Let me refresh your memory: middle of the second quarter, Manning and Bradshaw botch the handoff exchange at the NYG 32 yard line, New England player falls on it, Bradshaw jumps on top and wrestles the ball away, Giants retain possession. The interesting thing about the recovery is that it wasn't your standard pile-on where who knows what kind of tickling and pinching happens, and the ball exchanges hands an unknowable amount of times. No, in this case Bradshaw pounced on the defender and snatched the ball away from him while on top and in plain view. It was so blatant that I was surprised by the call, and even more surprised that Buck and Aikman didn't debate whether or not Belichick would challenge. (It's more understandable why Belichick in fact didn't challenge, as it's very possible that the evidence wouldn't have been indisputable. Again, I say "possible" because I haven't seen the play since).

I'm not saying it should have been Patriots ball, it might have been the right call. I'm just pointing out that the absence of the play from the highlight reel (every highlight reel!) is just as conspicuous as Bradshaw's grab. It's seems a curious production decision, as if every producer was concerned about possibly stirring up controversy, as if they didn't want to taint the Giants' day. Not surprisingly, I can't find the clip anywhere on youtube and the only thing a google search turned up is a mention by a fan on a giants message board, "we got extremely lucky."

4. Plax's Heart

Maybe the biggest story that no one is talking about is Plax's effort, not necessarily just in the Super Bowl, but throughout the year.

Plax has played the entire season with a dislocated ankle. He's played large parts of the season with a hurt back and more recently a sprained MCL. He would heal during the week, sitting out practice, and then play on Sunday. After the loss to Minnesota, Sean Salsbury called for the Giants to sit him because he was hurting the offesnive chemistry. And at the time, this was a reasonable argument, as Salsbury made the case that it usually took Eli and Plax the first half of a game to get in sync, and by then it was sometimes too late.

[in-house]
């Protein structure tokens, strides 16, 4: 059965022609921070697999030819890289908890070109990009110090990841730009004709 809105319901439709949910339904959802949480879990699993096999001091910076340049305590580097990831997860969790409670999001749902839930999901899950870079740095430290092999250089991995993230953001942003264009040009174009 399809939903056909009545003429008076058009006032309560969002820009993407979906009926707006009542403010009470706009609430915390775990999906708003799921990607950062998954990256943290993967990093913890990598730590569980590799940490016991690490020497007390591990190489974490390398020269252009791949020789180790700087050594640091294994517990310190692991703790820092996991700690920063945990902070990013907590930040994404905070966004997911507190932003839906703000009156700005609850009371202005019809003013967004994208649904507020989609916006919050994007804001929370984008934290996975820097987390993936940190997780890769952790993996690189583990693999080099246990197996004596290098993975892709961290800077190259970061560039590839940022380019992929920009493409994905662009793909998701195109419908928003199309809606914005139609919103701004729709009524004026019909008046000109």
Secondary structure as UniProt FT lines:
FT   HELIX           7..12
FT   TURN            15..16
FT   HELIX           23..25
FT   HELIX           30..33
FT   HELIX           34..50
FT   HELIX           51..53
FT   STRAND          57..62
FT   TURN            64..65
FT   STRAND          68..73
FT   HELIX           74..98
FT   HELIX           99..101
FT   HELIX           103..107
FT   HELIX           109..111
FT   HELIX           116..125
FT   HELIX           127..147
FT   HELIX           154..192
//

Of course the Giants didn't sit him, and while he practiced but twice since week two, Plax played in every single game this year. His statline: 70 receptions for 1,025 and 12 TDs.

So why doesn't he get any love? Is it because he's considered flashy? Nah, not flashy; no one would put Plax in the same boat as Chad Johnson and TO, but the image of him coming off the field and instantly making sure that his visor is cocked to the side does stir doubts about focus. Irreverent maybe? There's the history of an ostensible lack of effort. Maybe it's a little of all of the above. After all, Pittsburgh's Post-Gazette felt the need to put a positive spin on his tenure with the Steelers after he left.

Whatever it is exactly, the media hasn't deemed him deserving of the kind of praise they love to heap on the likes of Zach Thomas, Wes Welker, or his former teammate Hines Ward. Rarely do we hear about Plax' toughness or heart, or how he's a "complete football player."

But Plax does deserves that kind of adulation. Not only did he ignore the pain and show up on game day as his stats testify, but he did so as the focus of the Giants offense. He was their number one option, not just statistically, but more importantly, psychologically. He's the one the defenses keyed on. He embraced that responsibility, and we never heard him complain.

The first time he said anything about his injuries was after the Super Bowl when he was asked about his game-winning touchdown. "I gave him a slant fake, he bit it, Eli put it up there and I came down with it. I just told myself, 'God, if you could just get me out here tonight, based on what I've been through all year with the knee and the ankle and the back and everything.' I'm just so grateful for the opportunity and I just told myself I can come out here tonight and compete I would give God all the glory."


  1. You're dead on about Plax--such heart. Good call on the tilted visor...